4.0 semester GPA. It’s good to know I finally got the hang of graduate school three years after graduating.

Summer sessions are shaping up to be pretty chill. I am in the thick of machine setups and wardrobe pruning. There will also be lifting of things, as well as thunderstorms. Fine with it all.

“I keep wondering if we can find a broader cultural explanation for the contemporary attraction to dissociation. Perhaps one reason is in our current, deeply ambivalent relation to knowledge itself.” -Tony Hoagland

One thing never changes about Memorial Day weekend: I always find a way to watch the Indianapolis 500.

When I was young, I listened to the race on the radio while at family gatherings. I have a clear memory of listening to Gordon Johncock winning the 500 the year we picnicked to a park in Lake Station (I think it was Lake Station, memory is slippery like that).

I’ve been lucky enough to visit the track once on a field trip, a few weeks after the race (pre-Brickyard 400 era). We drove around the track in a tour bus, which is nothing like taking laps at top speed in an open wheel racecar, but does give you some idea of the sheer size of the Speedway. We bought a lightswitch cover shaped like a racecar that was installed in my brother’s room. I sat in a racecar and imitated Bobby Rahal’s fistpump after his 500 win.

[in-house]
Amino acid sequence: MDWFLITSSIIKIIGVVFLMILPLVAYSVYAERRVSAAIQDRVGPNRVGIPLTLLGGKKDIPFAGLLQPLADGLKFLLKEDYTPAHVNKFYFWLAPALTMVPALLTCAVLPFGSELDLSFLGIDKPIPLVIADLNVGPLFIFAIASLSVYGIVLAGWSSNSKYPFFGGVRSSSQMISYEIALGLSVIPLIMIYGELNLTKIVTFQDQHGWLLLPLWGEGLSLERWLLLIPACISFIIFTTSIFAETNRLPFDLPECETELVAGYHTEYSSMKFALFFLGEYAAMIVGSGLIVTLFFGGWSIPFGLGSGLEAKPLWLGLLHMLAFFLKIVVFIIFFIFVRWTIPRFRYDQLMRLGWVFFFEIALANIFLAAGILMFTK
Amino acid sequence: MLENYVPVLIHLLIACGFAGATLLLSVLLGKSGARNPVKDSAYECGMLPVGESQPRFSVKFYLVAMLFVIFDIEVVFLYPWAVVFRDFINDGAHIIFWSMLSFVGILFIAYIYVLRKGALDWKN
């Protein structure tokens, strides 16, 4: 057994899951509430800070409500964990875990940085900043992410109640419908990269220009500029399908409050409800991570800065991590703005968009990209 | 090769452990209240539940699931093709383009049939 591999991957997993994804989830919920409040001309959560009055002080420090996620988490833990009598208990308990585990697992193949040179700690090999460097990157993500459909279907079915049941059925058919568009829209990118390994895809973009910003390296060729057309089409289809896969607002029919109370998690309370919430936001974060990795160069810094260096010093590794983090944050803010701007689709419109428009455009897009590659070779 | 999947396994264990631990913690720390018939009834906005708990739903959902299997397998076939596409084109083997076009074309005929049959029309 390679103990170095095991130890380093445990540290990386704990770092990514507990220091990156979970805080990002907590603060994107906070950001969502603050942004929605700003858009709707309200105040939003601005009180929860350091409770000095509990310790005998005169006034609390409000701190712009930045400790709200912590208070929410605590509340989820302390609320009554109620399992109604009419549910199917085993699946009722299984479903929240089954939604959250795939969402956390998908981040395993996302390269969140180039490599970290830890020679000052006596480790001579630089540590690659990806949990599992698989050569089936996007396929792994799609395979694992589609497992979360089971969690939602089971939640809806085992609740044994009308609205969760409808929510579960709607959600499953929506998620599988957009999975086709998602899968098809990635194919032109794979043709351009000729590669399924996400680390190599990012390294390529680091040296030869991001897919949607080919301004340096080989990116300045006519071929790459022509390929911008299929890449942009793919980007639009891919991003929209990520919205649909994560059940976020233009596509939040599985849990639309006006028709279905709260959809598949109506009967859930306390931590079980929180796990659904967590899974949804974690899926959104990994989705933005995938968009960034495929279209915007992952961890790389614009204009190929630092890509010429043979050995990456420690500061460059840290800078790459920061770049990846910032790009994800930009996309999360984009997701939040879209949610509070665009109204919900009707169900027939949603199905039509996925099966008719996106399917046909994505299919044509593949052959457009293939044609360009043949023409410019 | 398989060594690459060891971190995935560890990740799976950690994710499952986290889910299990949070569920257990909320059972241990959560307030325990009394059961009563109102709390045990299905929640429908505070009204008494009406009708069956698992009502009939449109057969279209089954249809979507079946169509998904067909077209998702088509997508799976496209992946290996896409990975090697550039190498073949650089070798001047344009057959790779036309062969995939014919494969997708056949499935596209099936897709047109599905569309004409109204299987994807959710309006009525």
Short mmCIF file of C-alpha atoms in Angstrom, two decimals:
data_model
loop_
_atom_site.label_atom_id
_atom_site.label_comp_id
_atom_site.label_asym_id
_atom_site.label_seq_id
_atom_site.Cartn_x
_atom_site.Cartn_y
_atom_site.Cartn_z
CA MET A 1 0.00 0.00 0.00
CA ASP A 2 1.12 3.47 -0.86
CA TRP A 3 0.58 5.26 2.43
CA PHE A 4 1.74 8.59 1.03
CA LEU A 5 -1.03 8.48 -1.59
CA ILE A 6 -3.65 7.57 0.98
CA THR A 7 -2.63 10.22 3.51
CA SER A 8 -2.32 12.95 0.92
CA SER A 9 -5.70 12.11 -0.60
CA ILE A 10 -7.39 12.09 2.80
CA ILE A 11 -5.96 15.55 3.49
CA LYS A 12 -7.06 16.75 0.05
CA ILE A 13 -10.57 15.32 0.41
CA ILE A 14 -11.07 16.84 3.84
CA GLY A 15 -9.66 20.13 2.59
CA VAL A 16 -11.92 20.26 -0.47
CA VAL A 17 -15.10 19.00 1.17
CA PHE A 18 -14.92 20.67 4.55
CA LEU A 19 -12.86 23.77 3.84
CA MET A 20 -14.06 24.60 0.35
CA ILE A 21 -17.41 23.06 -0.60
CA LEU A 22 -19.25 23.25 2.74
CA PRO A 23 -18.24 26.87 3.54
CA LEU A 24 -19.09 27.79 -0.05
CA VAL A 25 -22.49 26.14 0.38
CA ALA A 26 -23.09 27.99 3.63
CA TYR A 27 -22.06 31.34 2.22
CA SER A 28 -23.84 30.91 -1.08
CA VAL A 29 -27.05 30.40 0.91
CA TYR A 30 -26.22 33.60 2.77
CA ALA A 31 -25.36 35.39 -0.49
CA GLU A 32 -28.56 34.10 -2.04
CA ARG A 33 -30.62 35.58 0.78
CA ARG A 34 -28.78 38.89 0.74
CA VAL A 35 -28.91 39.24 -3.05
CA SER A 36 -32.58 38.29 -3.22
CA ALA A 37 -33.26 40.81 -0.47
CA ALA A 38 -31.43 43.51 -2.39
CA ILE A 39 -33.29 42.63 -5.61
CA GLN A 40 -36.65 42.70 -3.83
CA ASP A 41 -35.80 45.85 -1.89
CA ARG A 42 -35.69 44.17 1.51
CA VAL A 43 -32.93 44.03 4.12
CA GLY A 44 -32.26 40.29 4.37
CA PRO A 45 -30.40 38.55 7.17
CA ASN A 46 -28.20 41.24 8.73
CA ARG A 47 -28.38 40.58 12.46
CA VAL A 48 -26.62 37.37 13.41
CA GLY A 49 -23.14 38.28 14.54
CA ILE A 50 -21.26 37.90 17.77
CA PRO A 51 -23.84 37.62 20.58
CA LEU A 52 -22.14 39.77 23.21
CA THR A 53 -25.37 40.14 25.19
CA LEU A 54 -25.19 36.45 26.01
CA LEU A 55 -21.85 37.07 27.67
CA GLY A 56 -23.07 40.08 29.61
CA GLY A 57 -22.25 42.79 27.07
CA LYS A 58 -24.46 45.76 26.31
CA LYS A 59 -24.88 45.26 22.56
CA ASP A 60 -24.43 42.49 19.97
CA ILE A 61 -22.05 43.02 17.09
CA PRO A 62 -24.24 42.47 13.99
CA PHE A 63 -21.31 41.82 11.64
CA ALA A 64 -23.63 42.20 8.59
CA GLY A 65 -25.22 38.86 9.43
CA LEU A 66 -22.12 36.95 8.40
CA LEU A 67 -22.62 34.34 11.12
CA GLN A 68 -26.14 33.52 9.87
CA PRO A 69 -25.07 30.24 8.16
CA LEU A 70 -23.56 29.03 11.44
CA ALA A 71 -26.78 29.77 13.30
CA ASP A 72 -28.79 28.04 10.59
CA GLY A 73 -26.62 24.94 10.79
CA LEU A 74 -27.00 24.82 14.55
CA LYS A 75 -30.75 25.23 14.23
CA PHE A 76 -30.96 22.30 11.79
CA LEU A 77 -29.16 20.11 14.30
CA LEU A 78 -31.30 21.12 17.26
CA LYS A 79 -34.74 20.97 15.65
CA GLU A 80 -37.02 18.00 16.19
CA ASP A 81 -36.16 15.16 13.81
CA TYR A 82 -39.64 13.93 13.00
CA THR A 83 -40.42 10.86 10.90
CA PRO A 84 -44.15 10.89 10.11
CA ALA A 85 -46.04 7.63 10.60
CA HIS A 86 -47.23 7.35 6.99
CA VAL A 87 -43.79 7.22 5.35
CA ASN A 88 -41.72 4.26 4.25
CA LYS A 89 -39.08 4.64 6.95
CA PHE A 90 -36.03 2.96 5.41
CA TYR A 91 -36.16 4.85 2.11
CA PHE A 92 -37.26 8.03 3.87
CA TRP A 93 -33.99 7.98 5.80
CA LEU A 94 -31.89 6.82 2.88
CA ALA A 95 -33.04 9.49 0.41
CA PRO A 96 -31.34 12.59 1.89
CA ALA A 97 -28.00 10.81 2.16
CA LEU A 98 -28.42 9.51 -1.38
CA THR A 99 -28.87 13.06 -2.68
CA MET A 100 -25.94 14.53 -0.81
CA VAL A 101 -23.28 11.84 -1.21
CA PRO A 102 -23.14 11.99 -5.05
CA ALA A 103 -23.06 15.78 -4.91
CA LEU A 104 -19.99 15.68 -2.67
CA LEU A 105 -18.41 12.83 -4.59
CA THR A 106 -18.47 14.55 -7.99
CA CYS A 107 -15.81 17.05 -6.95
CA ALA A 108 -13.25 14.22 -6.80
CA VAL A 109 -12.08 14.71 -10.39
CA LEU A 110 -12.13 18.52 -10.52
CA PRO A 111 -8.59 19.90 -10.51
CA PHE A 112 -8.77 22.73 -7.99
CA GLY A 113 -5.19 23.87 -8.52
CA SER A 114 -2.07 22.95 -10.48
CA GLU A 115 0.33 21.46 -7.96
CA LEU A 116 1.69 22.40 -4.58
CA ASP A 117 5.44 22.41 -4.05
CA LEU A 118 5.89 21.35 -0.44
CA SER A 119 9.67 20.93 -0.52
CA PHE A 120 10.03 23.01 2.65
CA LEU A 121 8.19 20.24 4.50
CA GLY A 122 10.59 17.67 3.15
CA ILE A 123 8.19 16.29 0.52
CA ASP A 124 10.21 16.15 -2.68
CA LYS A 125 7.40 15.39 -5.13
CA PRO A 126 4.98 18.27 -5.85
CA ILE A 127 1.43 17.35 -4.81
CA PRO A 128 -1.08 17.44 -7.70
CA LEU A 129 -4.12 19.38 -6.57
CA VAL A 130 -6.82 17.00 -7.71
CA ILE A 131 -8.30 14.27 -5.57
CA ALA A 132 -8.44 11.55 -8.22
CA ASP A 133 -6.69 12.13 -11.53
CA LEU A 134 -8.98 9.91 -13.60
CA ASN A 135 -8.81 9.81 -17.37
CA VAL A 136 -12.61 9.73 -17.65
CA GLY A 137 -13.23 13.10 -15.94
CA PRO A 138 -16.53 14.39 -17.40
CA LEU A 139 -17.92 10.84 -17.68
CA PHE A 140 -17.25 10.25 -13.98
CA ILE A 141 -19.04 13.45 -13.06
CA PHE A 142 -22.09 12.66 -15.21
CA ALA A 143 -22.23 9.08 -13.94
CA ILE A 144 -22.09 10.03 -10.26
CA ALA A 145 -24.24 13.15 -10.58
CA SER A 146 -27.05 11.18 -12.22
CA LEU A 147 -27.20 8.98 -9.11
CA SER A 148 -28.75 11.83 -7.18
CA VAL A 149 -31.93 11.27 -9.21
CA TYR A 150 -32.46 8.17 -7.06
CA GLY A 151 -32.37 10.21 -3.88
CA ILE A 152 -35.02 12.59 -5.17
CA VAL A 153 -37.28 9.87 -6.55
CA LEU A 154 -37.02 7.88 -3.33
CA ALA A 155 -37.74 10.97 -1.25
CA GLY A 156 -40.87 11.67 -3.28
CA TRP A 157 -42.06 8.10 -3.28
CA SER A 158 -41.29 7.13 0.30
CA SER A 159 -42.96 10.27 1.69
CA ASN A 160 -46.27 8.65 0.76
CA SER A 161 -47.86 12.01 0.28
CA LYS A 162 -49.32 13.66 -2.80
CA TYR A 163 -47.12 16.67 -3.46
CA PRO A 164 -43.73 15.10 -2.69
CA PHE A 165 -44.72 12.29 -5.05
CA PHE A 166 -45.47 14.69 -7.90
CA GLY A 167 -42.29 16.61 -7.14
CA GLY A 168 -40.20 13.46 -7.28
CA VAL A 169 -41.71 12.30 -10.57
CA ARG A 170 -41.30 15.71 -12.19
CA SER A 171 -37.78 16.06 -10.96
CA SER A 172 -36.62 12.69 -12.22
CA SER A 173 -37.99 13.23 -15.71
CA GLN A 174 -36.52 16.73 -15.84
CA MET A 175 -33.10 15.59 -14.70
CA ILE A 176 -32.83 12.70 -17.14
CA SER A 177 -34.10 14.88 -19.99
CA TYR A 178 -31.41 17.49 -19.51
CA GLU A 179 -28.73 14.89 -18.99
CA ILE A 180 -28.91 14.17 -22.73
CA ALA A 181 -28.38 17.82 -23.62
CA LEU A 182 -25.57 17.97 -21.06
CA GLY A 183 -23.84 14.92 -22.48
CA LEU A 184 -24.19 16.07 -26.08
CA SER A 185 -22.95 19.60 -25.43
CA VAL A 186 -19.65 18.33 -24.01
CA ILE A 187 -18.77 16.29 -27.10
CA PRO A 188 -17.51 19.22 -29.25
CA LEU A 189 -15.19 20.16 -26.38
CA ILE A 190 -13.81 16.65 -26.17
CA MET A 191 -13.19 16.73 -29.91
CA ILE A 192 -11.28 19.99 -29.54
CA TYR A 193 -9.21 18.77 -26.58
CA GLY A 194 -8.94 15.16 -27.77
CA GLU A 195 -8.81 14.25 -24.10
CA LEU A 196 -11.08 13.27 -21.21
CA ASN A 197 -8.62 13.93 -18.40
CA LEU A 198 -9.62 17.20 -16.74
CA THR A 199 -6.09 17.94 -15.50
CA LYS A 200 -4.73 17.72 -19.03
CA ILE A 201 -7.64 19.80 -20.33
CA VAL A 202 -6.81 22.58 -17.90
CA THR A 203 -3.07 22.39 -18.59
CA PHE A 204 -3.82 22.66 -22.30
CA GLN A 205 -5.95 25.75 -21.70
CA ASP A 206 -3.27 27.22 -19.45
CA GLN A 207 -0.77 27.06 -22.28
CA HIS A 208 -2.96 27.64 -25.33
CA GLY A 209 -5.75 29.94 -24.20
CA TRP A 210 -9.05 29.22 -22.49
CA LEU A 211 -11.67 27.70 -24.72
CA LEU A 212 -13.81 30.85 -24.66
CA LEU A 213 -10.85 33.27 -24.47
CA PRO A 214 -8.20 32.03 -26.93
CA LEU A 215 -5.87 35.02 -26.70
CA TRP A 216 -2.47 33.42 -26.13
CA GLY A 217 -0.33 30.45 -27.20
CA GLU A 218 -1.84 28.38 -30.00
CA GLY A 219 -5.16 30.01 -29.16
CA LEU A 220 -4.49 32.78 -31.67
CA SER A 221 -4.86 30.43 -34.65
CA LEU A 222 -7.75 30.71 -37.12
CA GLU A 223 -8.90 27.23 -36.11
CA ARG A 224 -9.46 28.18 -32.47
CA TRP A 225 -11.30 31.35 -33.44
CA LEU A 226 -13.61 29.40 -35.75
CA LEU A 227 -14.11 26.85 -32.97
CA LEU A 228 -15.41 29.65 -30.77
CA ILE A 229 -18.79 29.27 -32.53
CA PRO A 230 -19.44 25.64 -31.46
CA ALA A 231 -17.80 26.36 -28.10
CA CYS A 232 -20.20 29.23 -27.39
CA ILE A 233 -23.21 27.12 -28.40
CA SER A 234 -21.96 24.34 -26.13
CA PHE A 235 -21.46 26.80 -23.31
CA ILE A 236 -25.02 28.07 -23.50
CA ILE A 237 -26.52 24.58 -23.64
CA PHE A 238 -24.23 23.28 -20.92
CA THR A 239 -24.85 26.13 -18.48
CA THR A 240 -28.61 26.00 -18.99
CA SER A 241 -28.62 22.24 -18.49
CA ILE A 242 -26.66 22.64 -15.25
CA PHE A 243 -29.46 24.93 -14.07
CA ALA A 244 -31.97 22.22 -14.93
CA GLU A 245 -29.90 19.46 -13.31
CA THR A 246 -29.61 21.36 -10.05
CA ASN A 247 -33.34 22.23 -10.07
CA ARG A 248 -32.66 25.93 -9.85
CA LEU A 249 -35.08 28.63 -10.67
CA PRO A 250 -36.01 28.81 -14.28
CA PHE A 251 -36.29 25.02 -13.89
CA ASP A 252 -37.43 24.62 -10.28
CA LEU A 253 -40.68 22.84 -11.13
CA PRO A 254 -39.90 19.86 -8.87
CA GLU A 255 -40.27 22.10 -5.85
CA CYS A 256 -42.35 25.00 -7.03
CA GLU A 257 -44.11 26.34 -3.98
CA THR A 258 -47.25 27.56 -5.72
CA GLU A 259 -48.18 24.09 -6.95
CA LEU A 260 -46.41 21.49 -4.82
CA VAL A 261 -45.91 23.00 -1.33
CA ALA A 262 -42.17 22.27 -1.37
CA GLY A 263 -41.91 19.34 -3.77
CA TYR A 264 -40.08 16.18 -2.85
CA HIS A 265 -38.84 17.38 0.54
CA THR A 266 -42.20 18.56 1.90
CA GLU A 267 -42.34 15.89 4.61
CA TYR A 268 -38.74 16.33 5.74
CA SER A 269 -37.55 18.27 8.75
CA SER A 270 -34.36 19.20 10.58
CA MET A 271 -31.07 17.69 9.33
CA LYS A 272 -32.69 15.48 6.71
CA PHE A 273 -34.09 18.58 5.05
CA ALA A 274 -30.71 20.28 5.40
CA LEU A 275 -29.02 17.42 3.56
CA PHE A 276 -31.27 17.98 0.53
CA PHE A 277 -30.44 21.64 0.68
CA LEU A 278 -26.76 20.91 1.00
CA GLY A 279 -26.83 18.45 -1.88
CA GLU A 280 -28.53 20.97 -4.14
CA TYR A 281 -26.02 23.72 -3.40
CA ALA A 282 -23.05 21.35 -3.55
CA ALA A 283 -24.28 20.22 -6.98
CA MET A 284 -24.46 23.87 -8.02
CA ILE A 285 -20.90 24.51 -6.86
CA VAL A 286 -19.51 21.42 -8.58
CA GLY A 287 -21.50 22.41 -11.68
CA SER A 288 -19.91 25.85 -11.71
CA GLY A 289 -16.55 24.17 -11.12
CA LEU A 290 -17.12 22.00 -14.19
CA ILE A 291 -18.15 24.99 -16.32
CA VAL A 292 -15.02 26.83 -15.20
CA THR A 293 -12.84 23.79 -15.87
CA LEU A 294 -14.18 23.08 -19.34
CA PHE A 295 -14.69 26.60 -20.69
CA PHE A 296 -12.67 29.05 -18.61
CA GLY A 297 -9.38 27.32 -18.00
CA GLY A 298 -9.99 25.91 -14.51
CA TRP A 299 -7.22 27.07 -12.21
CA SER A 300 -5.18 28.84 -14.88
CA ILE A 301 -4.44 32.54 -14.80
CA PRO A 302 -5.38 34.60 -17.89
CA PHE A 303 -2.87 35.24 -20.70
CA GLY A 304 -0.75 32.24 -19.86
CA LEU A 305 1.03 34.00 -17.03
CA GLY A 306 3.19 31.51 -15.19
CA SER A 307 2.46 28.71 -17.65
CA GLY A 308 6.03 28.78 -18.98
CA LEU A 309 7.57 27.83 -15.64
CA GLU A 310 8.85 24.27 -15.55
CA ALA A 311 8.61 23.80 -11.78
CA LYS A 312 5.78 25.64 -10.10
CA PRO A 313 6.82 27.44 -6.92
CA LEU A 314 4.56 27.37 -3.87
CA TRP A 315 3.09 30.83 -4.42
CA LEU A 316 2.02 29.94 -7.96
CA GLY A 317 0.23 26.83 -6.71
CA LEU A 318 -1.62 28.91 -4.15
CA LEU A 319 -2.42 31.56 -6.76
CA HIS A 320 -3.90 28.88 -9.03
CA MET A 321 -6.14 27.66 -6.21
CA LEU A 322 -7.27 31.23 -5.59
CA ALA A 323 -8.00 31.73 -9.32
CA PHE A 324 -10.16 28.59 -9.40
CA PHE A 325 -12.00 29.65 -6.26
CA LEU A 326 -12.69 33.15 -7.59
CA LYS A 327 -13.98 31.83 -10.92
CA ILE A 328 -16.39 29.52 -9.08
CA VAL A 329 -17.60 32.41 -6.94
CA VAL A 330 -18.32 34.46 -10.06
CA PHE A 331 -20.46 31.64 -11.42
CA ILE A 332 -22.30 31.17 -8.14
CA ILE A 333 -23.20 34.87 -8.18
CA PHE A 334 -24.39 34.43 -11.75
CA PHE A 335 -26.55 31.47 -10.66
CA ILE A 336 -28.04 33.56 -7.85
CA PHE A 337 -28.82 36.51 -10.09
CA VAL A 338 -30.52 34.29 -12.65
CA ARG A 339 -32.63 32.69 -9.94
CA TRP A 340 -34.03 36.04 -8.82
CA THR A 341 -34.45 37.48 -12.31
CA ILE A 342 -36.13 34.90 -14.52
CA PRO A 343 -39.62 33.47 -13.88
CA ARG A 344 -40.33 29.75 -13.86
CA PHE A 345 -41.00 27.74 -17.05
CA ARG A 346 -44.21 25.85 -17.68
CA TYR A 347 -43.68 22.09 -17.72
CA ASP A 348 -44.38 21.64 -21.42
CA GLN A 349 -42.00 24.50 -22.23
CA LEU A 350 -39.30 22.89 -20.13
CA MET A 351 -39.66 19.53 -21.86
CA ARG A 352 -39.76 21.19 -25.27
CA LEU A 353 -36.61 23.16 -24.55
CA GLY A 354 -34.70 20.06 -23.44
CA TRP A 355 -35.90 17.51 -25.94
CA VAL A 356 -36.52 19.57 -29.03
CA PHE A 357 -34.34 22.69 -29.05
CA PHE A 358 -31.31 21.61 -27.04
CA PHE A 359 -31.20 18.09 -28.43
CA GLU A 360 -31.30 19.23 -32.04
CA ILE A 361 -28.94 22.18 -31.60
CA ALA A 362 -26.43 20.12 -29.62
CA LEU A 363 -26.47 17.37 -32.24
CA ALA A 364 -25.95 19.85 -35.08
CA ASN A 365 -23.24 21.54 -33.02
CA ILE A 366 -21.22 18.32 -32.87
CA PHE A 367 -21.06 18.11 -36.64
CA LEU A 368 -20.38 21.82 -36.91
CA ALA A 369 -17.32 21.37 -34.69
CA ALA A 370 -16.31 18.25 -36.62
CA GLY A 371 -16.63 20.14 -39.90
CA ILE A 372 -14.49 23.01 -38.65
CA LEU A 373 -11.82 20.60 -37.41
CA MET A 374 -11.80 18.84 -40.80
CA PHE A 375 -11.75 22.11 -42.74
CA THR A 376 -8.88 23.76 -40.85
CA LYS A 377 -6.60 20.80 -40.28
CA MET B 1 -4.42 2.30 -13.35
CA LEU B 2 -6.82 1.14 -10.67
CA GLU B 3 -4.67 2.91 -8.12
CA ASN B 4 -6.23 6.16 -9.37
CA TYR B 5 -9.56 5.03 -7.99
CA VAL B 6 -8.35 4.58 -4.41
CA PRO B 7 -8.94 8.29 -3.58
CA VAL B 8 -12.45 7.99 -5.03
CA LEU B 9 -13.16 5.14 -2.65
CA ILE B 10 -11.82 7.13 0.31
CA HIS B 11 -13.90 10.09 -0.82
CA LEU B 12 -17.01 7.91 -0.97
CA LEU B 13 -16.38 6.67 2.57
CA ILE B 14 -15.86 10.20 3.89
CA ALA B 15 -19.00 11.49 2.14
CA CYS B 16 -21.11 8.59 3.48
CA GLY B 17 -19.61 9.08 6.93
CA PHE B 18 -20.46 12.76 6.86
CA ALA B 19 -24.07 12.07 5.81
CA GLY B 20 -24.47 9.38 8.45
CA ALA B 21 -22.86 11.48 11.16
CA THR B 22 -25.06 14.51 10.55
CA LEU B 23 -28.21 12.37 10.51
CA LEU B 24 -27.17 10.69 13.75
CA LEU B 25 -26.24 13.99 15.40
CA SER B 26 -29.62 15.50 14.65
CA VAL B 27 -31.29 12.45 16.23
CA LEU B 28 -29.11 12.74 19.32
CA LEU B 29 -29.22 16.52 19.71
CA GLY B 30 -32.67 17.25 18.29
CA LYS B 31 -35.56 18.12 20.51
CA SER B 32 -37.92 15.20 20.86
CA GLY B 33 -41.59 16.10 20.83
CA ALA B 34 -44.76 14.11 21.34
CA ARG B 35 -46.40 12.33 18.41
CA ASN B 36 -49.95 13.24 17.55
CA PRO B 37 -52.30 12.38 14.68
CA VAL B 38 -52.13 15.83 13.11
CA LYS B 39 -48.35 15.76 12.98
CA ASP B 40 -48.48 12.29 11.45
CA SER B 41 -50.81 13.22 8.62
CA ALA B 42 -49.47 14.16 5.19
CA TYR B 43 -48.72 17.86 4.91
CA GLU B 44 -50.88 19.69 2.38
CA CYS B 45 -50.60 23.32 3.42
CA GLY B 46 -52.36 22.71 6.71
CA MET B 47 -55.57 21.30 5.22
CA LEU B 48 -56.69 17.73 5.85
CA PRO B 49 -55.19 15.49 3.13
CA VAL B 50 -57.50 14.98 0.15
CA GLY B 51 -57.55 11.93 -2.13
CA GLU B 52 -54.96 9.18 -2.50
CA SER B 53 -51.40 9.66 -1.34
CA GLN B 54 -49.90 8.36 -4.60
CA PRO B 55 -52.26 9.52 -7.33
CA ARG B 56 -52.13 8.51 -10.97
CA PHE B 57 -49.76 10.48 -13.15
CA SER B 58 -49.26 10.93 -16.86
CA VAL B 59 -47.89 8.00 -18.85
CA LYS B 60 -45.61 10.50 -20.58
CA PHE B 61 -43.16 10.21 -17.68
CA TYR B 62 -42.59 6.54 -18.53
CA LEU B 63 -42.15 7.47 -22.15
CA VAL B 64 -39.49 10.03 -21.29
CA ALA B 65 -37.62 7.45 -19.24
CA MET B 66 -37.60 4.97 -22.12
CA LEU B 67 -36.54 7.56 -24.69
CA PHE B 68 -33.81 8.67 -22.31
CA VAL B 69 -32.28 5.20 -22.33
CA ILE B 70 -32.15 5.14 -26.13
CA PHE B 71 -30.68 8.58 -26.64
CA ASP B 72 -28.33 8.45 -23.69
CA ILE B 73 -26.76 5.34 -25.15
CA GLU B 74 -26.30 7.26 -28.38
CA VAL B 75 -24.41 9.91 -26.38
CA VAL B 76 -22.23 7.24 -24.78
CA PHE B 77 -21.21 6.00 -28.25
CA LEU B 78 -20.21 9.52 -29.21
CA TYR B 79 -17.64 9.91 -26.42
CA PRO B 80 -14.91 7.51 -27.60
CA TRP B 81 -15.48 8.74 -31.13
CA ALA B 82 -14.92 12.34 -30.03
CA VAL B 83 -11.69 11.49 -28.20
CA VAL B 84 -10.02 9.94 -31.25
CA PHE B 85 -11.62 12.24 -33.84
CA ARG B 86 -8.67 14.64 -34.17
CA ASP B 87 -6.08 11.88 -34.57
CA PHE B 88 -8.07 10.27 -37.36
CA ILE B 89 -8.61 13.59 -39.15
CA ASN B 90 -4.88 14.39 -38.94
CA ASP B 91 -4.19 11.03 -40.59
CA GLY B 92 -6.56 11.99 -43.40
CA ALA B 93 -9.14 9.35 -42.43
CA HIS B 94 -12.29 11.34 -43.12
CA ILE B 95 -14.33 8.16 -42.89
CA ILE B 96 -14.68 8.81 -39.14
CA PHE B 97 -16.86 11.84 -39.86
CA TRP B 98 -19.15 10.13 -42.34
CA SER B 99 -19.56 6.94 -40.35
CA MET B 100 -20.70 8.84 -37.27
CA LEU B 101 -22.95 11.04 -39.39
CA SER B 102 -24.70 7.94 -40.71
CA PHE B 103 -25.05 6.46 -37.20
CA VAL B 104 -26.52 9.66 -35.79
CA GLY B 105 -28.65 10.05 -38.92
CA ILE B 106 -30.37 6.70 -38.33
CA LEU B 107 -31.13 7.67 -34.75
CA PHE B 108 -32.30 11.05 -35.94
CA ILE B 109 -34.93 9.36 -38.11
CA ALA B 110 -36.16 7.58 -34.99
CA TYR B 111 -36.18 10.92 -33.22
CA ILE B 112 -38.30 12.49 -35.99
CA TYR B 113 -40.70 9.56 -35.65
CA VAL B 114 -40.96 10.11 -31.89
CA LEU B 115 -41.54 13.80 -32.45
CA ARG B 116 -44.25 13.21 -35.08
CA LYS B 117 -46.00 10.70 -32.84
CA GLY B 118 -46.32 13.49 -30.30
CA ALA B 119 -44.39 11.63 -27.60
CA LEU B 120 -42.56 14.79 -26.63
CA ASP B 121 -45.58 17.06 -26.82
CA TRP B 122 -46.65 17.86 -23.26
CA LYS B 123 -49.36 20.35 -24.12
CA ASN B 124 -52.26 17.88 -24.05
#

Living in Indiana, as I did for much of my life, you always hear about people going down to Indy in May to spectate or work at the track or volunteer at one of the 500 Festival events. I know some of my friends from Purdue are at the race right now as I type this. But I’ve never actually watched the 500-Mile Race live.

I think I’d like to do that, once. Just once.

Watching the 500 is one of the ways I connect with Indiana. It’s one of the few links back to home and childhood that I cherish, like Peanut Buster bars at Dairy Queen and Chicago TV news. Wherever I may be on Memorial Day weekend, I will always make a little time for the race. Sure, the 500 doesn’t have the lustre it did back in the day, but that’s not the point. The point is the shared experience with millions of race fans and millions of Hoosiers around the world. The point is to see open wheel racecars go really fast. Vroom vroom.

Most MFA grads know about the rough patch that often hits the first six months after the program. You feel burned-out and disconnected, and you have to adjust to life without deadlines and mentors and all that esprit de corps. My pastor-friend calls this a “coming down from the mountaintop” experience. For a lot of grads, this is the end: they never write again.”